aginative individual of the great battle,

than myself, would fought the infidels in

be called dreaming. Heliopolis, thou de

I was gently yielding fendest from the vile

to my wandering race of gnawing

thoughts when my creatures the books

housekeeper, in & collected by the old

sulky voice, anscholar at the cost

nounced that M. of a moderate amount

Coccoz wished to of money and inde

speak to me. fatigable zeal. Sleep,

He had, in fact, Hamilcar, sleep the

slipped into the libsoft sleep of a sultana in this library which thy rary after her. He was a little man, a poor little warlike virtues protect, for in thy person thou com- fellow, of mean aspect, clad in a thin jacket. He binest the formidable aspect of a Tartar warrior, and advanced towards me with a number of little bows the heavy grace of an eastern woman. Heroic and and smiles. But he was very pale, and seemed ill, voluptuous Hamilcar, sleep while awaiting the hour notwithstanding his youth and vivacity. The sight when the mice will begin to dance before the Acta of him made me think of a wounded squirrel. Under Sanctorum of the learned disciples of Bollandus.” his arm he had a bundle in a green cloth, which he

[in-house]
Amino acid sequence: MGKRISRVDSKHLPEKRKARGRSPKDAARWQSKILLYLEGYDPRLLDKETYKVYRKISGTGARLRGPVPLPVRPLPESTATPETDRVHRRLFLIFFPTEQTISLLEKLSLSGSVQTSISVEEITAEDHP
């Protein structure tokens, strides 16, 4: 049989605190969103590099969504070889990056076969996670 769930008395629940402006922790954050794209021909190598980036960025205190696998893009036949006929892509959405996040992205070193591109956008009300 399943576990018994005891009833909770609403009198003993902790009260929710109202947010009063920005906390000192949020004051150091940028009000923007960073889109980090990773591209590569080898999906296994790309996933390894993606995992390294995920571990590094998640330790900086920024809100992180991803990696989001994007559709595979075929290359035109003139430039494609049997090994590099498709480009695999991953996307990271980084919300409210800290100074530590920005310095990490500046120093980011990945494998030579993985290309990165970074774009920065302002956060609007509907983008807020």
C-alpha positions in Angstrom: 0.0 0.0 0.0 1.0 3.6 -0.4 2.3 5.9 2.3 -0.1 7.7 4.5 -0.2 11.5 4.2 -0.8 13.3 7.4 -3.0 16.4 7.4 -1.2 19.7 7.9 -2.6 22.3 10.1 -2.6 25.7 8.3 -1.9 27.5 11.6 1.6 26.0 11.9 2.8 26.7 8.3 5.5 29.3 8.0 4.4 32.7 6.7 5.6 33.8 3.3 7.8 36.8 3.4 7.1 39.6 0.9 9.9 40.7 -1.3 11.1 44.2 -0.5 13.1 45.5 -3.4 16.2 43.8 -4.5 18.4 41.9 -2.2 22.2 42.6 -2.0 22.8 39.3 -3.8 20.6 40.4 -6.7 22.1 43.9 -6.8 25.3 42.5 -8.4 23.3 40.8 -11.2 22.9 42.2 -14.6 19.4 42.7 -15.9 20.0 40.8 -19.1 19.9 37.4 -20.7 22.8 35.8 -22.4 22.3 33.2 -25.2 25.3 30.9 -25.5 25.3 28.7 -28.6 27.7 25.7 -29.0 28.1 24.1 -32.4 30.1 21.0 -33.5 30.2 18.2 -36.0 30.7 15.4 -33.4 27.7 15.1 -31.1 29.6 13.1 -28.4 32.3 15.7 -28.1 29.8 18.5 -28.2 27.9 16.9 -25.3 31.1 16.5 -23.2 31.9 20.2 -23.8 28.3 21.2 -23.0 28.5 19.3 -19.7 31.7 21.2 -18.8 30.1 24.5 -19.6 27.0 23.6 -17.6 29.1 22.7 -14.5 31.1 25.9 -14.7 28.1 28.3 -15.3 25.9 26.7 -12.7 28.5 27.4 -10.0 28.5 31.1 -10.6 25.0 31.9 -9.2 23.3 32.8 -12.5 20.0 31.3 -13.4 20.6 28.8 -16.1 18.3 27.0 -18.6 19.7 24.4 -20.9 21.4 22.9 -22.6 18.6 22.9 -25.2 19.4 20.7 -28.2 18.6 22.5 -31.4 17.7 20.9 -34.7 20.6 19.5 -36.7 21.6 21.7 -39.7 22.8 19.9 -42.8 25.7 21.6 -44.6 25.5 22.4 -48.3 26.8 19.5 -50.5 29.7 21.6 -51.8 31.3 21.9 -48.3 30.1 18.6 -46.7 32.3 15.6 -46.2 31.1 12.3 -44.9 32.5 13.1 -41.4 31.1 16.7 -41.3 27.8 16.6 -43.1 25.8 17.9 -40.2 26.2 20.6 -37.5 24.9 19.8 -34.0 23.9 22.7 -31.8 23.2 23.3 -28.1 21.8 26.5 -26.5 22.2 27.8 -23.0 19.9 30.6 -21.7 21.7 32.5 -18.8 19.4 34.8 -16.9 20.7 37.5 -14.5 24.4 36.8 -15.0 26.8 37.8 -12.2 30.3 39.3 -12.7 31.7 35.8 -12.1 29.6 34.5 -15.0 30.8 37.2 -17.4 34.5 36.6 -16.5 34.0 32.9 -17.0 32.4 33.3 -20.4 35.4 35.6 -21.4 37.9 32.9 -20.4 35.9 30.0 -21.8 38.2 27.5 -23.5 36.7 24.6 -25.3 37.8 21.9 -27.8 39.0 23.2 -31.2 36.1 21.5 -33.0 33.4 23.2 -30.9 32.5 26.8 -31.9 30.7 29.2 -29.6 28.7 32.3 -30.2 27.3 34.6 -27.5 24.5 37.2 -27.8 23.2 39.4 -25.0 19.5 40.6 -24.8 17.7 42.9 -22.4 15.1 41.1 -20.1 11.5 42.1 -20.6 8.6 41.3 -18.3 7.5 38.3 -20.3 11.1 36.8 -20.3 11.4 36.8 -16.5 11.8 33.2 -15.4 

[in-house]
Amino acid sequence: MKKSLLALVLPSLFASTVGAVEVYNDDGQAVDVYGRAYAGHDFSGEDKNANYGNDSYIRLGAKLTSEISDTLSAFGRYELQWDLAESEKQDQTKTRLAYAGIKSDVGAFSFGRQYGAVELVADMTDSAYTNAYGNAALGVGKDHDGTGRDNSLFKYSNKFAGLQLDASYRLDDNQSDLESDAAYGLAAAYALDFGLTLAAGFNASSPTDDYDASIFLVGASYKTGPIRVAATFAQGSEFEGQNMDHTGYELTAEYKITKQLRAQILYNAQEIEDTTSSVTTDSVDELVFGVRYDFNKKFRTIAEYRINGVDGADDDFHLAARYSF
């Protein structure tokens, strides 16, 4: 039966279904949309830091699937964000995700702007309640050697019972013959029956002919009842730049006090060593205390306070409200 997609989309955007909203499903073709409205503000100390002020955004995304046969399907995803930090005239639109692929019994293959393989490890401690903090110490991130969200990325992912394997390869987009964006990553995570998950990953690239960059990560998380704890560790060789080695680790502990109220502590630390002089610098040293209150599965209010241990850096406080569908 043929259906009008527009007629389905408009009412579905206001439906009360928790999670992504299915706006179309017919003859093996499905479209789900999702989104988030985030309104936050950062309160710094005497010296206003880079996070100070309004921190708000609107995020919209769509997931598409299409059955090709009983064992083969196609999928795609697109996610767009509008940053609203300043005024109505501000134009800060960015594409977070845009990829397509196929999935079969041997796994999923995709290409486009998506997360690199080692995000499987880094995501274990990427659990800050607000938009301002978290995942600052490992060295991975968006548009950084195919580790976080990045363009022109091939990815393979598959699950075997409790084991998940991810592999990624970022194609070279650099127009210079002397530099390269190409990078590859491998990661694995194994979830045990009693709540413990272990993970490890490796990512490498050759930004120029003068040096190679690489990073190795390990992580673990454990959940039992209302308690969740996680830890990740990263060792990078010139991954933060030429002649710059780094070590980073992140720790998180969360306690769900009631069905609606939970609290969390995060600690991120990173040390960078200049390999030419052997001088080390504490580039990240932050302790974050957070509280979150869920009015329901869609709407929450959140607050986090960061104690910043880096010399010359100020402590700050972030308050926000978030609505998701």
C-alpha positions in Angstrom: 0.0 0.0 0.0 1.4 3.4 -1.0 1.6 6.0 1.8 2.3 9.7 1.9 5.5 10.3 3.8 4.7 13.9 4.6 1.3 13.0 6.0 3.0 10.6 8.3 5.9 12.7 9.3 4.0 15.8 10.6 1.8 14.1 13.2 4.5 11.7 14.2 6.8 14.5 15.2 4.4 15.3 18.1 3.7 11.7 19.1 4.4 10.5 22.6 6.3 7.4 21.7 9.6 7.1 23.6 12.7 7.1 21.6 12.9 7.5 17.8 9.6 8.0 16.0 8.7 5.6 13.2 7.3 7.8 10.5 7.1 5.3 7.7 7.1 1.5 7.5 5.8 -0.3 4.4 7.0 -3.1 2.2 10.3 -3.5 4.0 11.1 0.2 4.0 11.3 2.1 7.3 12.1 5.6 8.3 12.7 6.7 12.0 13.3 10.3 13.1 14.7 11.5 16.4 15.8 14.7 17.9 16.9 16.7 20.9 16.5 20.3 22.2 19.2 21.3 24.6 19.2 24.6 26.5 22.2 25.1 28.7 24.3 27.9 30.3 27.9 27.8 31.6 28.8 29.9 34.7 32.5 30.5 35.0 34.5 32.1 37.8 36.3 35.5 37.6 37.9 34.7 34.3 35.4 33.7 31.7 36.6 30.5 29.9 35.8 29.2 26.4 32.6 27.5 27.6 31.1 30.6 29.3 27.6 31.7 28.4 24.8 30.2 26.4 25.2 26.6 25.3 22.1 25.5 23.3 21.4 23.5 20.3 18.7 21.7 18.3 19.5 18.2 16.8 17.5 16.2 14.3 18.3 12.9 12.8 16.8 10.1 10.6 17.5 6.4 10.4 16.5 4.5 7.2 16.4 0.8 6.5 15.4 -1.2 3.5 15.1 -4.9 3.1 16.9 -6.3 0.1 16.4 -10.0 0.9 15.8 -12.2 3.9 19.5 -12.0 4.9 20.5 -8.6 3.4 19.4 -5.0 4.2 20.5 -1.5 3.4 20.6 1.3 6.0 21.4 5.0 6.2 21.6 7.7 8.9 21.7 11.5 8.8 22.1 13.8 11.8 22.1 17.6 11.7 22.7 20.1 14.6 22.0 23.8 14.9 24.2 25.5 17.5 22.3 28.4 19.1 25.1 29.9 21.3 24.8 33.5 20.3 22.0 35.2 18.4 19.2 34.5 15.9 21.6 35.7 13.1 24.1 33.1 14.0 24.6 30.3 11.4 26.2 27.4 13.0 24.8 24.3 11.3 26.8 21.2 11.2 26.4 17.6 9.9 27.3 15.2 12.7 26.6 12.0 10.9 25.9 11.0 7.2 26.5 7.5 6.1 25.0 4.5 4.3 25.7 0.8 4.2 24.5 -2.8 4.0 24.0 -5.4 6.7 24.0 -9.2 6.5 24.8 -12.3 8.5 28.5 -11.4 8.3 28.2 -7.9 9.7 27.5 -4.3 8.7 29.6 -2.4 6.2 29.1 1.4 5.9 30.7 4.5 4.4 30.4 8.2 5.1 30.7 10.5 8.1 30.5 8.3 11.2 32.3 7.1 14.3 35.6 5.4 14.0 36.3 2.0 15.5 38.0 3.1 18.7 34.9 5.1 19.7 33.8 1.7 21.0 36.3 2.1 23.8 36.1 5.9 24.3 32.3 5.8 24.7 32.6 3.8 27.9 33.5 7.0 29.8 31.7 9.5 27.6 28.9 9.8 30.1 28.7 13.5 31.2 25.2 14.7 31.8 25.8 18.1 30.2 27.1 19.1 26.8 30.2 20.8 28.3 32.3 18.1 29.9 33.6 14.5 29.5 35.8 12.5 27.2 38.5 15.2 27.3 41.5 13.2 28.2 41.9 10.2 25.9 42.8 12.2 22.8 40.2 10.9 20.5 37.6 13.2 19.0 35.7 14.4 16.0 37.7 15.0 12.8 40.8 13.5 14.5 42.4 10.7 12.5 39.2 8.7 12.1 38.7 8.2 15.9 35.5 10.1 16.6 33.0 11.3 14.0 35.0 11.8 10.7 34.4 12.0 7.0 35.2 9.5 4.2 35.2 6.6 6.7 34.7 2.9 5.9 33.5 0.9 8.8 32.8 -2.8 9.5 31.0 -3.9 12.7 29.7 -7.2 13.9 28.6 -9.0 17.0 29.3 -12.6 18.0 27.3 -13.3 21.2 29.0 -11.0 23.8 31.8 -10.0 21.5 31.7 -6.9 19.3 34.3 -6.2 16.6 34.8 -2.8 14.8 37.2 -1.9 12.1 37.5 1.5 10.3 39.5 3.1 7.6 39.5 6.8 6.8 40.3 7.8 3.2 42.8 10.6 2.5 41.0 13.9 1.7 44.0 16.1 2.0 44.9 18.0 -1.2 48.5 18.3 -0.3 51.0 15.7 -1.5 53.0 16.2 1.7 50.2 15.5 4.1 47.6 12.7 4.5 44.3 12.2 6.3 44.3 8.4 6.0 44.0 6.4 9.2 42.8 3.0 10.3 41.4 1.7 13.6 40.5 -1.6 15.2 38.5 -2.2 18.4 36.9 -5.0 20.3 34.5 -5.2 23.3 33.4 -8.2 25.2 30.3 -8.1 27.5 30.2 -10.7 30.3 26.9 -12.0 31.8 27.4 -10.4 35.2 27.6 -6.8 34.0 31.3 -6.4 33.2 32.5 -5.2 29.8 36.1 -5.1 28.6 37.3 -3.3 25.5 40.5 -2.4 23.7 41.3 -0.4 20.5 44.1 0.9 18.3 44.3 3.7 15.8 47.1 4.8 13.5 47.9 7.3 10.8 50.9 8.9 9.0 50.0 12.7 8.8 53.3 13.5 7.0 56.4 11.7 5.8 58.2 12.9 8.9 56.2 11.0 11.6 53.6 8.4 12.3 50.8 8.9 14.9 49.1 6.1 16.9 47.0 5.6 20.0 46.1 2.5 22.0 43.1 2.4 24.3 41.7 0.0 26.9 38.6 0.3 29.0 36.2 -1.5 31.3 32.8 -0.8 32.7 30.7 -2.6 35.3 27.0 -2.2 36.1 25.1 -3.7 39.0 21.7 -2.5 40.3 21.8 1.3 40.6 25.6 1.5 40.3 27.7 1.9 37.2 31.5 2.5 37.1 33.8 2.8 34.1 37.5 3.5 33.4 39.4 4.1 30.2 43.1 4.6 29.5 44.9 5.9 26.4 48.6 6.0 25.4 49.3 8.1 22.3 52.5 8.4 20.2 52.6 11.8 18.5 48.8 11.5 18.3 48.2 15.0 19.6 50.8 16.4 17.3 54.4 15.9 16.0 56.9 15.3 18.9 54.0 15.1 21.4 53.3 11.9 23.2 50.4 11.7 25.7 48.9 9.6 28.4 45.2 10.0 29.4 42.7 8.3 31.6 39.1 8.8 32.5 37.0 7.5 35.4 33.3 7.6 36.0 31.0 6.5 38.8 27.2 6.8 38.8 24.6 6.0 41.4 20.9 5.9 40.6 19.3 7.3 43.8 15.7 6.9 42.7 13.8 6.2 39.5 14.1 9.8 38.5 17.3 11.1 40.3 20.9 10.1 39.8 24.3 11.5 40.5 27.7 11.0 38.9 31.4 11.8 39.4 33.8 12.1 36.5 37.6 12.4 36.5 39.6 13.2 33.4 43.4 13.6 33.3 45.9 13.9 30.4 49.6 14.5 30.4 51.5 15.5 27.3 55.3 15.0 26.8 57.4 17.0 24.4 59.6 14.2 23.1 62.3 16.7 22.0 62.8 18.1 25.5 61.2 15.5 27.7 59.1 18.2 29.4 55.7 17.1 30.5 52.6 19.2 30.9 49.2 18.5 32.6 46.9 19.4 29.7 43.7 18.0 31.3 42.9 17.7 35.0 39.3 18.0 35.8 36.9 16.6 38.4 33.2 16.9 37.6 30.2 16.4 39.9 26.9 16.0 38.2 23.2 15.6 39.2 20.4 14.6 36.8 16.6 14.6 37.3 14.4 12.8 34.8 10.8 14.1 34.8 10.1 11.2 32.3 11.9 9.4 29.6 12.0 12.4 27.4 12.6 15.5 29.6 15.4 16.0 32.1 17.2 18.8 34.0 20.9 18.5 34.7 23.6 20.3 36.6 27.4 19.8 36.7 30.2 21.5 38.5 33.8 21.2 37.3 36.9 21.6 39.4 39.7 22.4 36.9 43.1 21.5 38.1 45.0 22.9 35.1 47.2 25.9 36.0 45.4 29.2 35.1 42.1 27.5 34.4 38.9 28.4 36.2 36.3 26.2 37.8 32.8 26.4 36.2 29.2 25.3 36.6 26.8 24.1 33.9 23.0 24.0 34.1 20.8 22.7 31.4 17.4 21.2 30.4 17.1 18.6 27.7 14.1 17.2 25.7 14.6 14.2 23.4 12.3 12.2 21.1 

The beginning of this discourse was pleasing to placed on a chair ; undoing the four corners of the Hamilcar, who purred an accompaniment like the cloth, he displayed a pile of little yellow books. singing of a kettle. But as my voice grew louder, “Sir," he then said to me, “I have not the Hamilcar, by lowering his ears and wrinkling the honour of being known to you. I am a book-agent, zebra-like skin of his forehead, made me aware that sir. I represent the principal houses in the capital, it was improper to declaim in this way.

and, hoping that you will kindly honour me with your

[graphic]

confidence, I take the liberty of offering you some novelties."